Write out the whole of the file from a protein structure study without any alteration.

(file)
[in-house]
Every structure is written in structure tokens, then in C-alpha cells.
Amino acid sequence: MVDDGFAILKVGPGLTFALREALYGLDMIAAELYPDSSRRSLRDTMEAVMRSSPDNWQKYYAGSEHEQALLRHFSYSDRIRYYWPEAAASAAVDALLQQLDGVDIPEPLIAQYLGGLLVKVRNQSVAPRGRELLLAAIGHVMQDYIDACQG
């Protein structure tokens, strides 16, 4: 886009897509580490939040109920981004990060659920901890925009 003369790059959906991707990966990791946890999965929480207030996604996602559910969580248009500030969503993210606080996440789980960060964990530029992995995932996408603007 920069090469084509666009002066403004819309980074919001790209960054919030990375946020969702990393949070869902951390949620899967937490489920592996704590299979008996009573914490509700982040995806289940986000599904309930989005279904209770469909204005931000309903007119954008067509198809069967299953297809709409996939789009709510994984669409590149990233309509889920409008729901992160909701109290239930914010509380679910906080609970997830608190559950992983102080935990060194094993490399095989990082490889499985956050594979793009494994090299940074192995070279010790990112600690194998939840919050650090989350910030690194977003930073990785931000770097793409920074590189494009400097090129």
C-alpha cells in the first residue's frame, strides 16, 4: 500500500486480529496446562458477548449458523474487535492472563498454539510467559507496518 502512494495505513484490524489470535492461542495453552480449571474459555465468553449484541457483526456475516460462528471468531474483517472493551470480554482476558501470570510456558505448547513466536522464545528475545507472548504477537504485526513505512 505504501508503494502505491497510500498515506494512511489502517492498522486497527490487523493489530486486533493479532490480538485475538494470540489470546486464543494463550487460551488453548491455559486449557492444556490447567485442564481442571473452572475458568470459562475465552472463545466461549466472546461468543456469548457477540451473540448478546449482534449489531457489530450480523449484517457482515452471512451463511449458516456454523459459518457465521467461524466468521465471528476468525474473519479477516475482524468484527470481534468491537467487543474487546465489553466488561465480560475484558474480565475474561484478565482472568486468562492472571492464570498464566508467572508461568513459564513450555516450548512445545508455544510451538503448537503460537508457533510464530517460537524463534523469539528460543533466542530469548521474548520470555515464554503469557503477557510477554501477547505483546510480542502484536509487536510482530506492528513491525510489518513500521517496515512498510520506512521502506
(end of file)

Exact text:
[in-house]
Every structure is written in structure tokens, then in C-alpha cells.
Amino acid sequence: MVDDGFAILKVGPGLTFALREALYGLDMIAAELYPDSSRRSLRDTMEAVMRSSPDNWQKYYAGSEHEQALLRHFSYSDRIRYYWPEAAASAAVDALLQQLDGVDIPEPLIAQYLGGLLVKVRNQSVAPRGRELLLAAIGHVMQDYIDACQG
């Protein structure tokens, strides 16, 4: 886009897509580490939040109920981004990060659920901890925009 003369790059959906991707990966990791946890999965929480207030996604996602559910969580248009500030969503993210606080996440789980960060964990530029992995995932996408603007 920069090469084509666009002066403004819309980074919001790209960054919030990375946020969702990393949070869902951390949620899967937490489920592996704590299979008996009573914490509700982040995806289940986000599904309930989005279904209770469909204005931000309903007119954008067509198809069967299953297809709409996939789009709510994984669409590149990233309509889920409008729901992160909701109290239930914010509380679910906080609970997830608190559950992983102080935990060194094993490399095989990082490889499985956050594979793009494994090299940074192995070279010790990112600690194998939840919050650090989350910030690194977003930073990785931000770097793409920074590189494009400097090129």
C-alpha cells in the first residue's frame, strides 16, 4: 500500500486480529496446562458477548449458523474487535492472563498454539510467559507496518 502512494495505513484490524489470535492461542495453552480449571474459555465468553449484541457483526456475516460462528471468531474483517472493551470480554482476558501470570510456558505448547513466536522464545528475545507472548504477537504485526513505512 505504501508503494502505491497510500498515506494512511489502517492498522486497527490487523493489530486486533493479532490480538485475538494470540489470546486464543494463550487460551488453548491455559486449557492444556490447567485442564481442571473452572475458568470459562475465552472463545466461549466472546461468543456469548457477540451473540448478546449482534449489531457489530450480523449484517457482515452471512451463511449458516456454523459459518457465521467461524466468521465471528476468525474473519479477516475482524468484527470481534468491537467487543474487546465489553466488561465480560475484558474480565475474561484478565482472568486468562492472571492464570498464566508467572508461568513459564513450555516450548512445545508455544510451538503448537503460537508457533510464530517460537524463534523469539528460543533466542530469548521474548520470555515464554503469557503477557510477554501477547505483546510480542502484536509487536510482530506492528513491525510489518513500521517496515512498510520506512521502506